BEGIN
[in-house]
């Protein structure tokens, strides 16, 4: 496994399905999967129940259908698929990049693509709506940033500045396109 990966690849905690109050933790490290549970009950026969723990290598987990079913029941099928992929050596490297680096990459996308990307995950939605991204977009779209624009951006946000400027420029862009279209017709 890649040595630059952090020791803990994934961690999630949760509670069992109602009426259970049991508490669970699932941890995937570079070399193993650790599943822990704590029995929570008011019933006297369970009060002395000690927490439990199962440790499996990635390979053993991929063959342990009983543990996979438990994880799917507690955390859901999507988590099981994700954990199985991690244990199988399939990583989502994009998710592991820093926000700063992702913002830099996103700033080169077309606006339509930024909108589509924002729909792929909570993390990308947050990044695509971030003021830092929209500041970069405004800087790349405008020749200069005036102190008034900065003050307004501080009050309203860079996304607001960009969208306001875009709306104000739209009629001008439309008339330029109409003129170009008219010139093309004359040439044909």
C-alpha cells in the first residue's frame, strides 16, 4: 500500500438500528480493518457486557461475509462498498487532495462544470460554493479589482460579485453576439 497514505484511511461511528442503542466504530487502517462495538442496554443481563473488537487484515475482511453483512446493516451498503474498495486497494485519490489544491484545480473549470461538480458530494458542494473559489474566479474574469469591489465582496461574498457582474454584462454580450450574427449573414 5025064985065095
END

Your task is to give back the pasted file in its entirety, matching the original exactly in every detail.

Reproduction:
[in-house]
């Protein structure tokens, strides 16, 4: 496994399905999967129940259908698929990049693509709506940033500045396109 990966690849905690109050933790490290549970009950026969723990290598987990079913029941099928992929050596490297680096990459996308990307995950939605991204977009779209624009951006946000400027420029862009279209017709 890649040595630059952090020791803990994934961690999630949760509670069992109602009426259970049991508490669970699932941890995937570079070399193993650790599943822990704590029995929570008011019933006297369970009060002395000690927490439990199962440790499996990635390979053993991929063959342990009983543990996979438990994880799917507690955390859901999507988590099981994700954990199985991690244990199988399939990583989502994009998710592991820093926000700063992702913002830099996103700033080169077309606006339509930024909108589509924002729909792929909570993390990308947050990044695509971030003021830092929209500041970069405004800087790349405008020749200069005036102190008034900065003050307004501080009050309203860079996304607001960009969208306001875009709306104000739209009629001008439309008339330029109409003129170009008219010139093309004359040439044909």
C-alpha cells in the first residue's frame, strides 16, 4: 500500500438500528480493518457486557461475509462498498487532495462544470460554493479589482460579485453576439 497514505484511511461511528442503542466504530487502517462495538442496554443481563473488537487484515475482511453483512446493516451498503474498495486497494485519490489544491484545480473549470461538480458530494458542494473559489474566479474574469469591489465582496461574498457582474454584462454580450450574427449573414 5025064985065095